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Utah Business

A team of MD-MBA students are innovating respiratory health––and took home a $20,000 grand prize for it.

uAir wins $20,000 for their redesigned asthma inhaler

A team of MD-MBA students are innovating respiratory health––and took home a $20,000 grand prize for it.

Teryn Holeman, Alex Huhn, Nick Wallace, and Brian Parker, the minds behind uAir, developed a new kind of inhaler. Their design is an improved version of the common composition, making it more compact, portable, and effective―requiring fewer puffs and lasting longer.

The idea for uAir came from a personal place: Holeman, one of the co-founders, has asthma. Although Holeman hardly has to use her inhaler (maybe only once or twice a year), she has to carry it with her everywhere, just in case. She had to find creative ways to store her inhaler on runs, and it would often expire before she used all of it.

While studying the impact of asthma on patients in the US, the team found that the problem was bigger than inconvenience: it’s life or death. “The mortality rates in minority and low-income populations are higher in asthma and respiratory disease―in large part because of access to medicine,” he says. 

While buying a new inhaler every year might be annoying for those with larger checking accounts, it can prove fatal for those struggling to make ends meet each month. The idea to redesign this long-standing medical device swirled in her mind, but didn’t fully become a viable opportunity until her third day of medical school, when she met Parker.

“She came up to me during a team bonding lunch and said ‘You’ve done business stuff. We need to do Bench to Bedside together,’” Parker says. “I said ‘Who are you, and what is Bench to Bedside?’”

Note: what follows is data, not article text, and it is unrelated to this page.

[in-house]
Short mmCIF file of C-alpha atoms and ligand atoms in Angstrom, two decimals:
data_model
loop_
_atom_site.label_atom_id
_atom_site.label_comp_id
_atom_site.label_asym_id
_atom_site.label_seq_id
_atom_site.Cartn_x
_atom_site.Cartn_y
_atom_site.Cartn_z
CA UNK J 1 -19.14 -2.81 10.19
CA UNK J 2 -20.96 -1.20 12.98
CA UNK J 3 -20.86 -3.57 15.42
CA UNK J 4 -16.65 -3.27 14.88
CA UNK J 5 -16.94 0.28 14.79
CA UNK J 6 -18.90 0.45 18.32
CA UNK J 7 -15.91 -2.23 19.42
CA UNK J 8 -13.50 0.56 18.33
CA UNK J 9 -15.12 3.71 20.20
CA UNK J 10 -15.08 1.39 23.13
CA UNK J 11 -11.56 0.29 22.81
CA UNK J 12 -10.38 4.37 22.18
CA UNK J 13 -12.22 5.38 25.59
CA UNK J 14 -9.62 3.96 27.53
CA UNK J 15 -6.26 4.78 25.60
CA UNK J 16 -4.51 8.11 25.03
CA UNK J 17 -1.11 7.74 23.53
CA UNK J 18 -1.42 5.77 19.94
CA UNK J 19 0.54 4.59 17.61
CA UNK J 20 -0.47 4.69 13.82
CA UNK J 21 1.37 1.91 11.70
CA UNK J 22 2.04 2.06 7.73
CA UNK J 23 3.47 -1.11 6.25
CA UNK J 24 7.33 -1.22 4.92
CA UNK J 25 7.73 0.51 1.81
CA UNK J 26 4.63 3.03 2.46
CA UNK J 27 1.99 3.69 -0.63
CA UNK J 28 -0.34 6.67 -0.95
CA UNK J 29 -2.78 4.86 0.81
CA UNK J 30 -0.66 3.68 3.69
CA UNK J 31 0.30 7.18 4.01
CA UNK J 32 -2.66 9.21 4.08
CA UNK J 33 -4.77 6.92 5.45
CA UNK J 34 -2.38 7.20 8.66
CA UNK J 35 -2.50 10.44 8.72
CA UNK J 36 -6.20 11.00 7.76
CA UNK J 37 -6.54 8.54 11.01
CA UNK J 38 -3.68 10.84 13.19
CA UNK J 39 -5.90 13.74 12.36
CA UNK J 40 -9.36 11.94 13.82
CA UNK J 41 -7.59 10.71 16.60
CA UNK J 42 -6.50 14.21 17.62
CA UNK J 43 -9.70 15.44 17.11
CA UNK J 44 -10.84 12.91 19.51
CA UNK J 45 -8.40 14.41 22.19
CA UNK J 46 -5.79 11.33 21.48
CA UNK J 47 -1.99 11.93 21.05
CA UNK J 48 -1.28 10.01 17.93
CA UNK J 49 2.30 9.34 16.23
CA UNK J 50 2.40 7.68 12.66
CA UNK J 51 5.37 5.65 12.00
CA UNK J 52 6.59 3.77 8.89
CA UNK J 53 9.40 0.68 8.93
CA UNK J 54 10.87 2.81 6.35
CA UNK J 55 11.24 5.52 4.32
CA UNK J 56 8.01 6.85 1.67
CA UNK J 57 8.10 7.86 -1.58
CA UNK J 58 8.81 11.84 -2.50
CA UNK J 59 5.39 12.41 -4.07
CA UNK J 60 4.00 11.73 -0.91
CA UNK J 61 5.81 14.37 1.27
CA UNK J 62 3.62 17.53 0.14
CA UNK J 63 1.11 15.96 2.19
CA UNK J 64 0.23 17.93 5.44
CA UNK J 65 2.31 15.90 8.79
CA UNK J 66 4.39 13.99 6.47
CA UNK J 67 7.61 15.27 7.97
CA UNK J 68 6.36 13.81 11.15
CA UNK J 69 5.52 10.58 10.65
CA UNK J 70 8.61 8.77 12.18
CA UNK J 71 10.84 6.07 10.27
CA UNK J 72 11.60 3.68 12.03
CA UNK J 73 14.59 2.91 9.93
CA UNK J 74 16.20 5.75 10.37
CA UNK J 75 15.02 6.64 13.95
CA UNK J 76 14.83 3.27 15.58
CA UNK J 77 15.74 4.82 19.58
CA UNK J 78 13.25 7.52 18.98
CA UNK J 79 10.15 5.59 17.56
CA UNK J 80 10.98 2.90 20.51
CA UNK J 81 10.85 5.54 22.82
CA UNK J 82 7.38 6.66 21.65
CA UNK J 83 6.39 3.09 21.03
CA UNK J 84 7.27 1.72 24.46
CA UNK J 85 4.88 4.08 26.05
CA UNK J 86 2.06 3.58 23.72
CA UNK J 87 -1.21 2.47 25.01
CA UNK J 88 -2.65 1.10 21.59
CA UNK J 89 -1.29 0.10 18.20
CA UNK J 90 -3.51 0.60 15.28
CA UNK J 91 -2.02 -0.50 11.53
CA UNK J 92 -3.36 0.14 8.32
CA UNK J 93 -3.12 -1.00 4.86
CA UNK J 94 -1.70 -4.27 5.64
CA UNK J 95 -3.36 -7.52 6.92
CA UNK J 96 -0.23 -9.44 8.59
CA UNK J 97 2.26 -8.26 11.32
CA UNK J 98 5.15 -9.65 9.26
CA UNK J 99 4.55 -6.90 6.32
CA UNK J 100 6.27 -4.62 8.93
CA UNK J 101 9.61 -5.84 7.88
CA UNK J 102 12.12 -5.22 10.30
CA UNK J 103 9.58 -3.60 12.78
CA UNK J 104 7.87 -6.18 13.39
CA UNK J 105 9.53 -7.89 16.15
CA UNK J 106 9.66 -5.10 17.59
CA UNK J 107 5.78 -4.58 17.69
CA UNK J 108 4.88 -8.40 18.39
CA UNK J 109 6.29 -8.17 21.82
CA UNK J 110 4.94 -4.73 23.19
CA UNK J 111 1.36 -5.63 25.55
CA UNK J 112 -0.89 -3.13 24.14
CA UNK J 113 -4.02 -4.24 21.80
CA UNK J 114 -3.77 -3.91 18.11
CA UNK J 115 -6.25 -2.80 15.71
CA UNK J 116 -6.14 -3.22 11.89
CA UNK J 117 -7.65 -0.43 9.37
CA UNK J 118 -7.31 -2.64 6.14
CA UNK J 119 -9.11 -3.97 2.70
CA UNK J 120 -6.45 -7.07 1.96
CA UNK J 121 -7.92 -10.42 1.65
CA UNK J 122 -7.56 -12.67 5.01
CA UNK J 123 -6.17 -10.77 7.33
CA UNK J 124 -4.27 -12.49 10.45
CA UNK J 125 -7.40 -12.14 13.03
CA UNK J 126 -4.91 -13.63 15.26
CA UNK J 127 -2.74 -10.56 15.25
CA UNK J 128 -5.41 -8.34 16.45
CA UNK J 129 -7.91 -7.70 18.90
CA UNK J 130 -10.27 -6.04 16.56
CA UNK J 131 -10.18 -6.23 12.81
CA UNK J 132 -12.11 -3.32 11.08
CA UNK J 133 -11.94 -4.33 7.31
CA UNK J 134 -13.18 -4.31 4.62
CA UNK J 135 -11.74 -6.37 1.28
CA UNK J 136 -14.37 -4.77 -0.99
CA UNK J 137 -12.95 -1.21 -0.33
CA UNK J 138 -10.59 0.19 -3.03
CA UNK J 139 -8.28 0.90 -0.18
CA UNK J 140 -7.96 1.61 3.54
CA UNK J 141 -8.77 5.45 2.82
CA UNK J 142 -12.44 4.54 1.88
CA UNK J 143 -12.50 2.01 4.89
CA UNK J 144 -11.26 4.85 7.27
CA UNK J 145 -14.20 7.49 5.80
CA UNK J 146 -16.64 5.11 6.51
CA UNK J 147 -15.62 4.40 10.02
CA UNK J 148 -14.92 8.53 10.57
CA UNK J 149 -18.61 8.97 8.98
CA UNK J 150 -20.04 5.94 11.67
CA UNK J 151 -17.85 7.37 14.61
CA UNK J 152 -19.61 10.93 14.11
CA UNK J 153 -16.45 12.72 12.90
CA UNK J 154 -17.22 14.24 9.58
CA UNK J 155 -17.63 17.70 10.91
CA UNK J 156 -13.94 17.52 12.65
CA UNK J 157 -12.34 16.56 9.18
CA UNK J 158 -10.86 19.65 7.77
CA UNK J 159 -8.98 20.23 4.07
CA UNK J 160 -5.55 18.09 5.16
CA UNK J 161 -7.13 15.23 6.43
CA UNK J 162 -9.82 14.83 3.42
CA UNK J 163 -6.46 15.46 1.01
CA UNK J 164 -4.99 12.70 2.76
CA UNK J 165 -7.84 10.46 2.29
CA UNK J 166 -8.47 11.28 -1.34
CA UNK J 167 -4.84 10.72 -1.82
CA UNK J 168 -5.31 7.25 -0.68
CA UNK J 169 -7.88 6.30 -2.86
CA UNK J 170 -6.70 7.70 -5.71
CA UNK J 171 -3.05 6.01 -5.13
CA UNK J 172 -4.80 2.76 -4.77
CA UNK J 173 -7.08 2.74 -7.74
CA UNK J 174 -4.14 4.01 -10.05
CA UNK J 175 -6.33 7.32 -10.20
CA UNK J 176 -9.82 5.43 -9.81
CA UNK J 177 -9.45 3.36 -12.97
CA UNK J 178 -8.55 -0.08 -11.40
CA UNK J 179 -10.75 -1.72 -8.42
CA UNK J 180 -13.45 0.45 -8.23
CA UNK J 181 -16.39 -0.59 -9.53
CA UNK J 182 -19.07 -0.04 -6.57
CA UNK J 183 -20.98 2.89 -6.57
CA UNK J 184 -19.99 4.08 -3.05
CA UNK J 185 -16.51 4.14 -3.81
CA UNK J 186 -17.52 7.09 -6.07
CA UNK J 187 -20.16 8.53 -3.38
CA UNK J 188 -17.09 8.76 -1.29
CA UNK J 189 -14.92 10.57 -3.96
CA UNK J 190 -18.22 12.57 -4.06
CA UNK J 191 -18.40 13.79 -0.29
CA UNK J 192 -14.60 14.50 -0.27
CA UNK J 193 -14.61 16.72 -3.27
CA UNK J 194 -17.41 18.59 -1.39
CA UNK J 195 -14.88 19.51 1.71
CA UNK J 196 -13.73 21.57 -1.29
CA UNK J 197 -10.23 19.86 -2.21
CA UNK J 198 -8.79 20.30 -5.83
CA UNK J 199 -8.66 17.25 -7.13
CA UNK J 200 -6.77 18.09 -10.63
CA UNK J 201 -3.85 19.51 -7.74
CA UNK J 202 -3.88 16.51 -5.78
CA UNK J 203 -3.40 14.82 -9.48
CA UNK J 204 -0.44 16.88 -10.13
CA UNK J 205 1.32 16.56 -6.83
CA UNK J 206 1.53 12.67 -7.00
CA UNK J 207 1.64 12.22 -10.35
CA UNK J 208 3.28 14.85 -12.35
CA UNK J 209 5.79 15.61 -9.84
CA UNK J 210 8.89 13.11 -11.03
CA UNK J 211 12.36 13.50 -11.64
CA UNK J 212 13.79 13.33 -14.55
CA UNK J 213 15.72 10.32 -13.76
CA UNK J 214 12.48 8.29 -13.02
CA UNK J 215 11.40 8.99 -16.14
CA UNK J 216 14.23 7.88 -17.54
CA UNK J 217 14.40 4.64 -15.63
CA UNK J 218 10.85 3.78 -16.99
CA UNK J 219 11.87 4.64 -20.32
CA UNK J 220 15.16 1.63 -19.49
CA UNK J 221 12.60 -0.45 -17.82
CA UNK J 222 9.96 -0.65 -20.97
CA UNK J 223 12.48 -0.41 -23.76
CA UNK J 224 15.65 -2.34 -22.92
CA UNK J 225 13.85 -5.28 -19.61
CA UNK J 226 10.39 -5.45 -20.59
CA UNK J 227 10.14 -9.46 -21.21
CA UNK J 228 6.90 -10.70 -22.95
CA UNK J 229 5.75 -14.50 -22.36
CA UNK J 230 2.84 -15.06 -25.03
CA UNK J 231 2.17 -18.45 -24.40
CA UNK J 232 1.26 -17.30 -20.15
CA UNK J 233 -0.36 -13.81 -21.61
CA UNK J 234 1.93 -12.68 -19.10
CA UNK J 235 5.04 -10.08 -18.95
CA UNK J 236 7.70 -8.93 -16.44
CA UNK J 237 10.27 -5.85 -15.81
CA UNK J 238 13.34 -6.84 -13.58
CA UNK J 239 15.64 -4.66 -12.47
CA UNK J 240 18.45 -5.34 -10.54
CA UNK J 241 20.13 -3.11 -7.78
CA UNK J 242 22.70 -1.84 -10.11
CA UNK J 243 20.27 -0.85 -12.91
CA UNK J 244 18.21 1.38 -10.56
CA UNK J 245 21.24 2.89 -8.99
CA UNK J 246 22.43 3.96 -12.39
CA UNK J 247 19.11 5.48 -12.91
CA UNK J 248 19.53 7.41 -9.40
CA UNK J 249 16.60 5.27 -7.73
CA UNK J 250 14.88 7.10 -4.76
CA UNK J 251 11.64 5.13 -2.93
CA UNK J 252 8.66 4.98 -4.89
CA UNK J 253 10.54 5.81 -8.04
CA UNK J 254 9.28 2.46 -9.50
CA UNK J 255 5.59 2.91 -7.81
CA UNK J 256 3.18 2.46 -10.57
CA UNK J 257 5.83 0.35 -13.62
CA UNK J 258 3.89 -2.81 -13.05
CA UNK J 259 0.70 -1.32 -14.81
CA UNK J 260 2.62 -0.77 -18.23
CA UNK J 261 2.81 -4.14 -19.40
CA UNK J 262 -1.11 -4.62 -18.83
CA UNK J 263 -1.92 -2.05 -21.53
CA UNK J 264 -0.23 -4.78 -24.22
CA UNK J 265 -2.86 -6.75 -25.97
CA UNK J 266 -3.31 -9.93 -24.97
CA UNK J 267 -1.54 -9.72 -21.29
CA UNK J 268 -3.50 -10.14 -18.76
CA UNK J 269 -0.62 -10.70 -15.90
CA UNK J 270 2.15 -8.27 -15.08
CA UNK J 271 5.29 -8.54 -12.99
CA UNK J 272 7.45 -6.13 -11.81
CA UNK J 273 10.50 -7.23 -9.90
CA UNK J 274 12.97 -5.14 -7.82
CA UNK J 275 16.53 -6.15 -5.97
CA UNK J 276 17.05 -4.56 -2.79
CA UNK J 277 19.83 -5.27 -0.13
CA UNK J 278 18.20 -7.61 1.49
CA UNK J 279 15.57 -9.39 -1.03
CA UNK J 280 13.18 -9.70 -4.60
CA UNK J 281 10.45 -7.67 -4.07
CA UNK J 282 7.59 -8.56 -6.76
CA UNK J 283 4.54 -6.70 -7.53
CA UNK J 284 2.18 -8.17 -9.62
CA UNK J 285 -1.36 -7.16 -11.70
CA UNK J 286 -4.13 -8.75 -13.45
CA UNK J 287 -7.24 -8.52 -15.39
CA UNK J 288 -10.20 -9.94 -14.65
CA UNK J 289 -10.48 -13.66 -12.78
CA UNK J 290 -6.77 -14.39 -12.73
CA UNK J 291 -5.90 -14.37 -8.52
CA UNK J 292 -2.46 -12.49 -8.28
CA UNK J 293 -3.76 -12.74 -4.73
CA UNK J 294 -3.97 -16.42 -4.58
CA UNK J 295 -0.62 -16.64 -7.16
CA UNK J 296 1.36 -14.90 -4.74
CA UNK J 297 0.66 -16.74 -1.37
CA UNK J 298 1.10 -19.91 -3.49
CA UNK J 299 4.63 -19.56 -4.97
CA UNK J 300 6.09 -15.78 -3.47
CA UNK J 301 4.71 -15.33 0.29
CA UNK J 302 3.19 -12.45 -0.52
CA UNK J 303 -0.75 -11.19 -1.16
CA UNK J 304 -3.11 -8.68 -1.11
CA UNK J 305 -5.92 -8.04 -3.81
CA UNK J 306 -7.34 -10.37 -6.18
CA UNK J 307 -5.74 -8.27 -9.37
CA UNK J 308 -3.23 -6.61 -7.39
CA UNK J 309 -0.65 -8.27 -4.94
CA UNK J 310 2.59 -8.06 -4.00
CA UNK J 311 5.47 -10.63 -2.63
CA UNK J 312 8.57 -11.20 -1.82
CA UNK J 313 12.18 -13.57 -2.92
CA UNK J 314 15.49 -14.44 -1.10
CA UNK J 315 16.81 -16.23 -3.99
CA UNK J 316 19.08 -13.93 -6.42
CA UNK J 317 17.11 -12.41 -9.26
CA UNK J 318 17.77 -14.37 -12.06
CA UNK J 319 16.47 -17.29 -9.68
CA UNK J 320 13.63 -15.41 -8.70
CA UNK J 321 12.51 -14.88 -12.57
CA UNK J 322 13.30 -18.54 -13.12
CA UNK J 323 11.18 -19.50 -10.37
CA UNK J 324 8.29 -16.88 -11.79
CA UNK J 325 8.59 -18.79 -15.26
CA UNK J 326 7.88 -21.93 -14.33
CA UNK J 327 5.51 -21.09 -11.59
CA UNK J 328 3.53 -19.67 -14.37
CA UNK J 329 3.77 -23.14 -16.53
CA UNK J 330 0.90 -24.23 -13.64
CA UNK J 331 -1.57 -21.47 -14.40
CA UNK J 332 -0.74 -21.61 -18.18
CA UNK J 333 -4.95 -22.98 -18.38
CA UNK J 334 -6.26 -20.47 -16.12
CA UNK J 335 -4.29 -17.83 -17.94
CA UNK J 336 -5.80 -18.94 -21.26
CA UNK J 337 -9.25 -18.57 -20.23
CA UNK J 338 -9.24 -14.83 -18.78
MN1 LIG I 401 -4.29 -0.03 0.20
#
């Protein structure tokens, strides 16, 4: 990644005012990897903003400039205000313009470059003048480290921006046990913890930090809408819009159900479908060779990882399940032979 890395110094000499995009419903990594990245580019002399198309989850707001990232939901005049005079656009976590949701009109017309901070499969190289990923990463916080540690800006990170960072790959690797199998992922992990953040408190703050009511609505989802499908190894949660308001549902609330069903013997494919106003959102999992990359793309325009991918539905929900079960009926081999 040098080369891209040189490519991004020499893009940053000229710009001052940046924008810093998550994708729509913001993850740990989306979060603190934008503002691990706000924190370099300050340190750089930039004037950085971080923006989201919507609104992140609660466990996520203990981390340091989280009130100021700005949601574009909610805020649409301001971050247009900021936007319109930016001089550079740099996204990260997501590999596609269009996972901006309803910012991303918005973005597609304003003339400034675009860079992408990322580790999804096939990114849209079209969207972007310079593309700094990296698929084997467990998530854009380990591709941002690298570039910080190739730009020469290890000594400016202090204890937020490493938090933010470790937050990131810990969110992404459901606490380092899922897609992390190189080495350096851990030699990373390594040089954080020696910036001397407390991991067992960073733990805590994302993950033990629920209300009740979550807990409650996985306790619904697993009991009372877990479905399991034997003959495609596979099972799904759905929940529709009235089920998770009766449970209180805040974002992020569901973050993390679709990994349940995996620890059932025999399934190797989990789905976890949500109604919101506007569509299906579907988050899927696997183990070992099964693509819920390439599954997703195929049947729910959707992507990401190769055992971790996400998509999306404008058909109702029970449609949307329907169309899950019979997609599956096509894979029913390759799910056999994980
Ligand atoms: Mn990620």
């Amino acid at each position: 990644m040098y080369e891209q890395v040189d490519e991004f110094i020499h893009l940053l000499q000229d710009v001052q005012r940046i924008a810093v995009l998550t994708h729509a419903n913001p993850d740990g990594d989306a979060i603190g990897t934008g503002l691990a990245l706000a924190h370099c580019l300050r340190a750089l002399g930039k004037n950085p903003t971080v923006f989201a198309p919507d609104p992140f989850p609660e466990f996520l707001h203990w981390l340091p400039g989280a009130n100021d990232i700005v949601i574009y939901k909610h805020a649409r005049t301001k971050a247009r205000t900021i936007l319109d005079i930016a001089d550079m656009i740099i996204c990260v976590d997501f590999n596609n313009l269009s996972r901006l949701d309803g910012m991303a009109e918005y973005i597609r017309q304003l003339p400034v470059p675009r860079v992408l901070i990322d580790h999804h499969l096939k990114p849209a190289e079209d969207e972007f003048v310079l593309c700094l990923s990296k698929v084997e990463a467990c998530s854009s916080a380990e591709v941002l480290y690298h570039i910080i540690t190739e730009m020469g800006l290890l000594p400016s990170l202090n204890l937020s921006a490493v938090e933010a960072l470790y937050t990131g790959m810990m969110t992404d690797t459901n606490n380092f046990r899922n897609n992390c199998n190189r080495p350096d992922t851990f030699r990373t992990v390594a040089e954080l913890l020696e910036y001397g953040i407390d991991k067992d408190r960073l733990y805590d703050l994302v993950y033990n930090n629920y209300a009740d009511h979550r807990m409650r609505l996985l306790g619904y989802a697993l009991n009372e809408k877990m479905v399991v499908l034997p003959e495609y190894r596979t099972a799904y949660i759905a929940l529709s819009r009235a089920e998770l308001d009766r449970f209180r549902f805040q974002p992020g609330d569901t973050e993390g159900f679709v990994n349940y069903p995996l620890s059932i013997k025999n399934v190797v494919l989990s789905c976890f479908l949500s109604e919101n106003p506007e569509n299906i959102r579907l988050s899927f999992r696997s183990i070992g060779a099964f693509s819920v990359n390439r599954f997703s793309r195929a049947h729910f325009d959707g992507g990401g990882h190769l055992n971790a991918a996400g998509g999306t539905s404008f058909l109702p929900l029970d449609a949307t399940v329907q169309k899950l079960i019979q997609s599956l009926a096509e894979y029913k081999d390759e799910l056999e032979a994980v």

The direct approach was the right one: within a few weeks, the Avengers of asthmatic relief assembled. Holeman, a medical student, and her husband, Huhn, a recent MBA grad, got Parker––a dual MD-MBA student––signed on. Parker then recruited his friend Wallace, a second-year student in his master’s of engineering. 

“We cover each other’s gaps,” Parker says. “Teryn and I overlap on the medicine side, but she’s more of an expert when it comes to biomedical science and chemistry. I actually started a business and sold it before going to med school, and so Alex and I have a lot in common on the business side of things. Nick covers the engineering we need.”

With the team confronting the inhaler problem, they soon found a solution: “We created a mini inhaler that costs around $5 to make. They come in packs, and they’re much easier to use,” Parker says. They had filed provisional patents on their devices, but still needed funding for testing, further IP protections, and production. This desire to grow sparked the plan to apply for the Utah Entrepreneurship Challenge.

At the end of March, the University of Utah kicked off the 2021 UEC. Sponsored by Zions Bank, hundreds student-run startups from across the state were in play. To qualify, startups must be led by active students at a college or university in Utah. 

These limited requirements left lots of room for creativity, and the submitting teams took advantage: the business competitions received this year focused on a variety of issues from environmental science to pet health to ski safety.

Over 30 judges, selected by their industry and business expertise, narrowed the teams to the top 20, and competed for $60,000 in cash and prizes. uAir had stiff competition, but continued moving up the ranks and eventually snagging the grand prize.

“We knew we were going to be competitive,” Parker says. “But we didn’t think we were going to win! We’re super grateful to all the judges and everyone that put this on during the COVID-era.”

Jacqueline is a Master of Accounting student at the University of Utah. Specializing in tax, she's interested in business, government, and the intersection of the two. When she's not studying or writing, she loves to run, play Candy Crush, and read novels